Hong Kong Hits the Streets

Hong Kong Hits the Streets

Hundreds of thousands of protesters packed the streets of Hong Kong on Sunday to denounce a plan that would allow the territory's government to extradite residents to mainland China for trial. The demonstrations looked to be the largest since the British handover of Hong Kong in 1997, and more protests are scheduled for Wednesday.


The Background: From 1841, Hong Kong was governed as a British colony. A handover from Britain to China in 1997 was conditioned on a principle of "One China Two Systems," which recognizes Hong Kong as part of China while allowing the territory its own legislature, economic system, judicial independence, and a "high degree of autonomy." The territory is governed according to a "Basic Law," a sort of constitution that guarantees these rights. China has control of Hong Kong's foreign and defense policies.

The Basic Law expires in 2047, and many Hong Kongers fear that Beijing is already trying to strip away the territory's rights. Five years ago, a set of pro-democracy sit-in demonstrations known as the "Umbrella Movement" gained international attention and embarrassed China for nearly three months.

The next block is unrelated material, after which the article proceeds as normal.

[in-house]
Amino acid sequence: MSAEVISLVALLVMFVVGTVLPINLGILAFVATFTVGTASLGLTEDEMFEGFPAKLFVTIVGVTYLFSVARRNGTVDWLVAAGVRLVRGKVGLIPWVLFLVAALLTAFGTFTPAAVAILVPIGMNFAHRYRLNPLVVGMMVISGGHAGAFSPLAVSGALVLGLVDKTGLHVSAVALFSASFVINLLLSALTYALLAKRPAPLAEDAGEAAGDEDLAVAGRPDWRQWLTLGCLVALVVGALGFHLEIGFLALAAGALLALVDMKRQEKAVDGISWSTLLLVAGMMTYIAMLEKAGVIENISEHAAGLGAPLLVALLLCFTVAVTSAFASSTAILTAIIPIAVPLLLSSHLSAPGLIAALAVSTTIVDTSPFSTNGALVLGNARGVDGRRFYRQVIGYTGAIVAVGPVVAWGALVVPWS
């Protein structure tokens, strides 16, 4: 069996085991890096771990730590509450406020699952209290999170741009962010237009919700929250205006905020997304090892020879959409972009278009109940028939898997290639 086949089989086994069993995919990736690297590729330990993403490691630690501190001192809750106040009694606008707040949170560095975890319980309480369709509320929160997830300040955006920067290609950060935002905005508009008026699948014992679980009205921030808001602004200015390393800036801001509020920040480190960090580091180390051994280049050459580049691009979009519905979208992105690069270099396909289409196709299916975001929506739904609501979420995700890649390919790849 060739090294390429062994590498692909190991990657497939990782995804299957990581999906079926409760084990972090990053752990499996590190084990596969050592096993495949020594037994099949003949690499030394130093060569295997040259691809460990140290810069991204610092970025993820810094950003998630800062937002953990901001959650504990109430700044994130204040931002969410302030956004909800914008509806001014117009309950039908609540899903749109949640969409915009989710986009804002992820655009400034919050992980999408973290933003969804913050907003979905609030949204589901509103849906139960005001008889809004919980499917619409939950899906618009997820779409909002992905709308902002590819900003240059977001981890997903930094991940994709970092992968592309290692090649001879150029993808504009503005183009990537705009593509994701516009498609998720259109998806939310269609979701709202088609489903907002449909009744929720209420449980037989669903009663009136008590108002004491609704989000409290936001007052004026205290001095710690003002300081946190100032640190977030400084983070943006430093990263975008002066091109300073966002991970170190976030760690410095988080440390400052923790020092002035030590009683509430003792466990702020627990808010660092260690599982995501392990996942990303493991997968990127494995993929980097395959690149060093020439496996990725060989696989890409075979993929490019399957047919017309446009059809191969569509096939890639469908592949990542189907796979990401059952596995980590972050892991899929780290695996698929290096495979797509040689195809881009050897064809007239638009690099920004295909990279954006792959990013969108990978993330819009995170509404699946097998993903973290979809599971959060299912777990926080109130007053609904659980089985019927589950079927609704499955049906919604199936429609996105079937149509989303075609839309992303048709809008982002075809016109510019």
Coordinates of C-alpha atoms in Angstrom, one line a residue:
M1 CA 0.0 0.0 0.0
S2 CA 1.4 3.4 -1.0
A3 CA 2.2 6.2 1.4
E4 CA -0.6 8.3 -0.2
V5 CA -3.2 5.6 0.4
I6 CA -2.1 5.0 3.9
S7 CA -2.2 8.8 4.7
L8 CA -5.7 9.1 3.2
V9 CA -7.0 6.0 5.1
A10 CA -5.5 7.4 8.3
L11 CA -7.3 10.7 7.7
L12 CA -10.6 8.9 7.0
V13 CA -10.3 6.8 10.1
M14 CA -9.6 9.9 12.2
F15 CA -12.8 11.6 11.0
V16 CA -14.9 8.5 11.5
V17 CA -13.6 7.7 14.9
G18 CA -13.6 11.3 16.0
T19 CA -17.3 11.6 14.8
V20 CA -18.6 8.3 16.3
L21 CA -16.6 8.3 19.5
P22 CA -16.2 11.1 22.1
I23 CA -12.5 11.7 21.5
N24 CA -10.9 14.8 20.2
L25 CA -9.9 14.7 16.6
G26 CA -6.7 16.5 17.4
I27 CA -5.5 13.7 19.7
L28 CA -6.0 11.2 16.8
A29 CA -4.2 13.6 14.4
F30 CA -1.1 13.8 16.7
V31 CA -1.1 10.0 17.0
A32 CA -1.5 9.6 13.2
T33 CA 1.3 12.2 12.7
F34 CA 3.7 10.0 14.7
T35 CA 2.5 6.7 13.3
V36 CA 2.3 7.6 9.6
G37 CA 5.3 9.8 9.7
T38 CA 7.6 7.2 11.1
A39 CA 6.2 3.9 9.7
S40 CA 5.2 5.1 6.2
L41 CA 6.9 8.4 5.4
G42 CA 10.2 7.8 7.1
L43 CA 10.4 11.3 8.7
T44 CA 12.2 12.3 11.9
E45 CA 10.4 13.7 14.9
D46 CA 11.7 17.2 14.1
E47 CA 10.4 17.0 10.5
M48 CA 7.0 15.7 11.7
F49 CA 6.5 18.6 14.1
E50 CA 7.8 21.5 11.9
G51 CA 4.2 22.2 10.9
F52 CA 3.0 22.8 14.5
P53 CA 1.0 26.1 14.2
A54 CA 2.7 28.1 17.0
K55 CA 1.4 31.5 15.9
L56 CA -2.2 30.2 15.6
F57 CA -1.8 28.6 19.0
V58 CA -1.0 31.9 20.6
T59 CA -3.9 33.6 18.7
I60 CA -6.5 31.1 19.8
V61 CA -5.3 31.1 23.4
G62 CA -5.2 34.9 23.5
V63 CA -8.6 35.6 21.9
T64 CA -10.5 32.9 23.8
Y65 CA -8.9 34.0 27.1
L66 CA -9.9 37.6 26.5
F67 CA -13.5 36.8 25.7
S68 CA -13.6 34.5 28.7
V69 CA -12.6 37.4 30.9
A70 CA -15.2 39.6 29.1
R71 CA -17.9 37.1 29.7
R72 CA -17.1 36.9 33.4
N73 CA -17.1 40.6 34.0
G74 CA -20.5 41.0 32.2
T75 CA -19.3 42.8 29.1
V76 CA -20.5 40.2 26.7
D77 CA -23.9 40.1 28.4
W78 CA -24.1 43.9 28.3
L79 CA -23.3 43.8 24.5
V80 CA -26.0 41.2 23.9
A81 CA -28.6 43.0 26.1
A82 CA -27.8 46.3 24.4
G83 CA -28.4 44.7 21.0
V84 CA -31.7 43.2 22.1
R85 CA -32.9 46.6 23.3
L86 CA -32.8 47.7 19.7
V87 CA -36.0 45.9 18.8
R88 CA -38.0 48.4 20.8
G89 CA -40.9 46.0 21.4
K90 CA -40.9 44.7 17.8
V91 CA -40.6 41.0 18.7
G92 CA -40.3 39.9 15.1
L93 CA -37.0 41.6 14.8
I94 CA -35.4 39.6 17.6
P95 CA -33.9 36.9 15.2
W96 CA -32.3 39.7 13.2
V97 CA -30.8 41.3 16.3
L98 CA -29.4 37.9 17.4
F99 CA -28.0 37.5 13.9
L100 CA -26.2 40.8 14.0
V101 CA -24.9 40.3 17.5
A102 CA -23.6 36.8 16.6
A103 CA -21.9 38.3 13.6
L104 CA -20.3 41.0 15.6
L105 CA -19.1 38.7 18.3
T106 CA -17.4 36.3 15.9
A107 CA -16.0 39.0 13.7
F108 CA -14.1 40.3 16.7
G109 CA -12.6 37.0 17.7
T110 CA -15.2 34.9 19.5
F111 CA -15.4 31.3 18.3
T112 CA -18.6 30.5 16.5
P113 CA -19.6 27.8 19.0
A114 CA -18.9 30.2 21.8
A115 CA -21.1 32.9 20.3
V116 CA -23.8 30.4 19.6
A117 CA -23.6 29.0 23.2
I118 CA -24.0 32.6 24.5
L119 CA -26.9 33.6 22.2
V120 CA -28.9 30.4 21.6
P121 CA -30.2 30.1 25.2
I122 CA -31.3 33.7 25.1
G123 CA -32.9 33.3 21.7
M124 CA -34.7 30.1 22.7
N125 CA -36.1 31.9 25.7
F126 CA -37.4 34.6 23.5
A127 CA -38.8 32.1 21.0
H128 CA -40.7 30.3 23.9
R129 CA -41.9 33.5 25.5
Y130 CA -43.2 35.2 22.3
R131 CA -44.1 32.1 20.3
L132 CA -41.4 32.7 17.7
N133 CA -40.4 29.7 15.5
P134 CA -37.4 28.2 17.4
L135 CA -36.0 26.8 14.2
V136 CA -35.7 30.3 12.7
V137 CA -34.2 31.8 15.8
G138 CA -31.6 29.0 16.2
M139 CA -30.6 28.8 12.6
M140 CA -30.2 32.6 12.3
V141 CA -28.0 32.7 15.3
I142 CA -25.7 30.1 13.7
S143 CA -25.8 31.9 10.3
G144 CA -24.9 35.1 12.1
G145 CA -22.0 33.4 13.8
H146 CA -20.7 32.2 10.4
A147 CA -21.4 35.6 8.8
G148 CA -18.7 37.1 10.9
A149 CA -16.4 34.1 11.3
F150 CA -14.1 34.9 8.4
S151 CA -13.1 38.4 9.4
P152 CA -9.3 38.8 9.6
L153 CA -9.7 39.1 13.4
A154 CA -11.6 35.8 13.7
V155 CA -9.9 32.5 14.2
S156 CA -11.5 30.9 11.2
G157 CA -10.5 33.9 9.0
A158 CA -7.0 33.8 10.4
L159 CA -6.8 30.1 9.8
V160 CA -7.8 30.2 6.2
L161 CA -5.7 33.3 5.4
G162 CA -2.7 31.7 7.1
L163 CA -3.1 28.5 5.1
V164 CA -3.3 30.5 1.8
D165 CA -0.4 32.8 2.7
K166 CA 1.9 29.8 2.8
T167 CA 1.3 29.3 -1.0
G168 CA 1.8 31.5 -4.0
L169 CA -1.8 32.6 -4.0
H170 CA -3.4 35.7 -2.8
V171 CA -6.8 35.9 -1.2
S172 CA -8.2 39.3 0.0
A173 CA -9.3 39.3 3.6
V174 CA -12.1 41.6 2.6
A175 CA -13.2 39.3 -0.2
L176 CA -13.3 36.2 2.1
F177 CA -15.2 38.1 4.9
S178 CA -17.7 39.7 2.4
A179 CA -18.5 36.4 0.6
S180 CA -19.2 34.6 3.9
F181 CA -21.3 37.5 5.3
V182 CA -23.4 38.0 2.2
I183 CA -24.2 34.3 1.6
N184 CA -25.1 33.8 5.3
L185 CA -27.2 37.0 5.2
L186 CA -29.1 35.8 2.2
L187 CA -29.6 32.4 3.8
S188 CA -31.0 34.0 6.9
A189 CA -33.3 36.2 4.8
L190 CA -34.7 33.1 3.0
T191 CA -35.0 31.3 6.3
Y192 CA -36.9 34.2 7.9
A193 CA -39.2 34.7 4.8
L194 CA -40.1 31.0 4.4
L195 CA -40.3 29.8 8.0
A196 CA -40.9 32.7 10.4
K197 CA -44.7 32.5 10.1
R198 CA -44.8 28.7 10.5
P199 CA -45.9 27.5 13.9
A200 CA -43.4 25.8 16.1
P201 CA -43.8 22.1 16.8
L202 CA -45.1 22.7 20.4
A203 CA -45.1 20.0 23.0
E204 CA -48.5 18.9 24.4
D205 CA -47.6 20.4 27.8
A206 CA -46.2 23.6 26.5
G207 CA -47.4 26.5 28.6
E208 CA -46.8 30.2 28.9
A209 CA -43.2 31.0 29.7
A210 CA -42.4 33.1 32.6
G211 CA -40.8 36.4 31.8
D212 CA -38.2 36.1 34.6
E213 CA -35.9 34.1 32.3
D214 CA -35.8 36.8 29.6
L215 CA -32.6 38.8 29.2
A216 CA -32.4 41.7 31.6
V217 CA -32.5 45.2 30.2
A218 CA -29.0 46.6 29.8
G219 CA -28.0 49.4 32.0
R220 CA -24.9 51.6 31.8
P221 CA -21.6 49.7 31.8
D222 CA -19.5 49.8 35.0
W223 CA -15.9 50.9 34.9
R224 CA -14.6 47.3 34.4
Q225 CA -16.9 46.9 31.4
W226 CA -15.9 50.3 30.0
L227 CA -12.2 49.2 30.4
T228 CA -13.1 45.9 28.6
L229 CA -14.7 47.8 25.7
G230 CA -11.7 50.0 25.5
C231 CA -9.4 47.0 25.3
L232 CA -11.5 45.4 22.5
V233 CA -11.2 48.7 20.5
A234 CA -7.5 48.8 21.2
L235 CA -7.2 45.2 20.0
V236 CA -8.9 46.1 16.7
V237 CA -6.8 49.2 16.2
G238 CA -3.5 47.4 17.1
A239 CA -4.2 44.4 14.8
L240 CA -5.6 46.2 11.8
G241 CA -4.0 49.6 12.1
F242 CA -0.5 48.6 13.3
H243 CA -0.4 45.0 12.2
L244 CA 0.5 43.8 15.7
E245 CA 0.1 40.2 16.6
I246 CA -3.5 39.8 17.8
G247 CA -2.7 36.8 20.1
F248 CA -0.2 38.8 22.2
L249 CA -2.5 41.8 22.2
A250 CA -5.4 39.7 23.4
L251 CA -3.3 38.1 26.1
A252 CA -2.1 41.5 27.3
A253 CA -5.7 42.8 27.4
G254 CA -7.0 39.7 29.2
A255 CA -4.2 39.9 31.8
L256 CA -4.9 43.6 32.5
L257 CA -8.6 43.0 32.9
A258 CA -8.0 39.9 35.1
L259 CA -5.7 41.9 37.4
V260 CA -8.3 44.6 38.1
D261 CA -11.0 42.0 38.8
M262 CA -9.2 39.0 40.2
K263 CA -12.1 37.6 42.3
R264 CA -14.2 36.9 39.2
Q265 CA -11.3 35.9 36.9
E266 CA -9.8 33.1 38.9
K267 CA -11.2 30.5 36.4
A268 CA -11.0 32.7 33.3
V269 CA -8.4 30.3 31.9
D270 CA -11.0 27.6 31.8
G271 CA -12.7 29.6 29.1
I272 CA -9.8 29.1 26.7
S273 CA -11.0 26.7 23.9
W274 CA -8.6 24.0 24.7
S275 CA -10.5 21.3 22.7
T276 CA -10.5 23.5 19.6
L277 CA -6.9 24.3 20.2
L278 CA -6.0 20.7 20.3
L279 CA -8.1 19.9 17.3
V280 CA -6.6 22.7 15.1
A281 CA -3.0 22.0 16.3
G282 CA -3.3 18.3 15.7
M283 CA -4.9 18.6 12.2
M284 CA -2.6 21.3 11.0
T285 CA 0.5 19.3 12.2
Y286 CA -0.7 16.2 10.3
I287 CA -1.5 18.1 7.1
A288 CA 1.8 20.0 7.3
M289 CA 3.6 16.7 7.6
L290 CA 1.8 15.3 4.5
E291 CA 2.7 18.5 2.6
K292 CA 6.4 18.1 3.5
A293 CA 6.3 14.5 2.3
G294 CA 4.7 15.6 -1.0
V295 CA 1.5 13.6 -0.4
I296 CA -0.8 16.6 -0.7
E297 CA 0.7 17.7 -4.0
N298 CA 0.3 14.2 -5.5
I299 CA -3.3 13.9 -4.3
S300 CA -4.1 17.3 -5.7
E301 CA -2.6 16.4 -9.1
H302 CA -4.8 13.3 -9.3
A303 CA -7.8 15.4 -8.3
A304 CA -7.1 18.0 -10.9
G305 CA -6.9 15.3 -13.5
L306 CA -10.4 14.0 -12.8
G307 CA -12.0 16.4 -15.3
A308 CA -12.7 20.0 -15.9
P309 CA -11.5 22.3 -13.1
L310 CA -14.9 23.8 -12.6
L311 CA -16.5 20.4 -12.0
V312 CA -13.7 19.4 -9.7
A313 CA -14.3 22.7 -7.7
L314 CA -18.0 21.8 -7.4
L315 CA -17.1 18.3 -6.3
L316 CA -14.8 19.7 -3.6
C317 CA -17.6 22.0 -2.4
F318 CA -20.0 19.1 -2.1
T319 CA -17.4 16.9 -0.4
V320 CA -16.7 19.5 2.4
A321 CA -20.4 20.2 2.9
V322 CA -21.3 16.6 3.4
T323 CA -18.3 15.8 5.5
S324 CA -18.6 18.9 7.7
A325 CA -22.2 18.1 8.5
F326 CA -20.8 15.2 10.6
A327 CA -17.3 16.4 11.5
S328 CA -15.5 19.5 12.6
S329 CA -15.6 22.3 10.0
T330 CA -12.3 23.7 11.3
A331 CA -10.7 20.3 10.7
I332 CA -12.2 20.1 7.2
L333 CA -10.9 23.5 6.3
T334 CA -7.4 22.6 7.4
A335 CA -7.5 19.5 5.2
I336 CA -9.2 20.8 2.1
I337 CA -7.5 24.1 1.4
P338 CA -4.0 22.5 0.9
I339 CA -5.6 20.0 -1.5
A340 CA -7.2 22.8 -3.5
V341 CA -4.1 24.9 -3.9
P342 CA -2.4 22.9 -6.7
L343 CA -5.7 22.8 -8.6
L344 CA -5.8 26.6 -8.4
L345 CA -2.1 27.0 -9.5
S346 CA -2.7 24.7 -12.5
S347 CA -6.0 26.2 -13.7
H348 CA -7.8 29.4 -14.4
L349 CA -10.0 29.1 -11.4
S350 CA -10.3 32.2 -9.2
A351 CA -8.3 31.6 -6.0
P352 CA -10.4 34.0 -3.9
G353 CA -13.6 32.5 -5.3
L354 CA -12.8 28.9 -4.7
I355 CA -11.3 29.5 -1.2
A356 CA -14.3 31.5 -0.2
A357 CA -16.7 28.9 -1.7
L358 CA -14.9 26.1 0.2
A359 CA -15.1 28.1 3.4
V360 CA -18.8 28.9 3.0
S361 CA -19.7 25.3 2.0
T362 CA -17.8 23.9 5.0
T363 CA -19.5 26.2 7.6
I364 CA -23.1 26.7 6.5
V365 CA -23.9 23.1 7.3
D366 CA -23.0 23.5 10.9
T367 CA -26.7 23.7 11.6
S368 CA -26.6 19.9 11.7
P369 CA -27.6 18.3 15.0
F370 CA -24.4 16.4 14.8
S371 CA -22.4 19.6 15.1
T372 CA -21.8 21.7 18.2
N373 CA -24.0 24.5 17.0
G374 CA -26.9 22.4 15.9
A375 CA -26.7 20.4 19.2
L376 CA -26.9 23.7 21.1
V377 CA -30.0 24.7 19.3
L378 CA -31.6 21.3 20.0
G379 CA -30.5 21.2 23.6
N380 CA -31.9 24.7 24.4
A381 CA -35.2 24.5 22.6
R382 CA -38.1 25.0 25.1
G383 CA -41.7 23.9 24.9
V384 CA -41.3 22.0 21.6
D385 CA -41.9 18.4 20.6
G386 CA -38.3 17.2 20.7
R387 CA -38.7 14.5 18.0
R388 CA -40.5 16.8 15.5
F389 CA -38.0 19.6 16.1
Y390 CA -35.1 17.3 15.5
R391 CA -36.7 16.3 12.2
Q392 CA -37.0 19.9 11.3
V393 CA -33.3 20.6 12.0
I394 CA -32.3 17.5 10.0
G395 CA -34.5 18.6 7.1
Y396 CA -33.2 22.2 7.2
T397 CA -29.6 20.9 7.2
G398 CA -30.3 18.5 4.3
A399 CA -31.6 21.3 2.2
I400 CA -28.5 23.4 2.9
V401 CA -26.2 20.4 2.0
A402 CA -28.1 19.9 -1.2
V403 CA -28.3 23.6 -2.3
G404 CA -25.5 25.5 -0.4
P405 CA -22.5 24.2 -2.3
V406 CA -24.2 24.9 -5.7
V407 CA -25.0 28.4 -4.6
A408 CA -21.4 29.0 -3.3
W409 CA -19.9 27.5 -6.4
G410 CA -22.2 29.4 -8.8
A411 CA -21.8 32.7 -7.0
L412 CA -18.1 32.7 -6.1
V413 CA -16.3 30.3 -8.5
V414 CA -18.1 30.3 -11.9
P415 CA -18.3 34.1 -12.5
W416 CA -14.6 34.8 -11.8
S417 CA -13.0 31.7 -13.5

What triggered this latest fight? A Hong Kong citizen named Chan Tong Kai has confessed to murdering his girlfriend during a visit to Taiwan last year. But Chan, back in Hong Kong, can't be returned to Taiwan: Hong Kong has no extradition treaty with Taiwan, and he can't be tried in Hong Kong for a murder committed elsewhere. He did plead guilty to lesser charges and received a sentence of 29 months in prison.

Things got hot when Carrie Lam, Hong Kong's Chief Executive, proposed legal changes that would not only allow Hong Kong citizens to be extradited to Taiwan but also to mainland China. This ignited fears that China could demand that Hong Kong surrender its citizens under any pretext, effectively ending the legal rights protected by the Basic Law.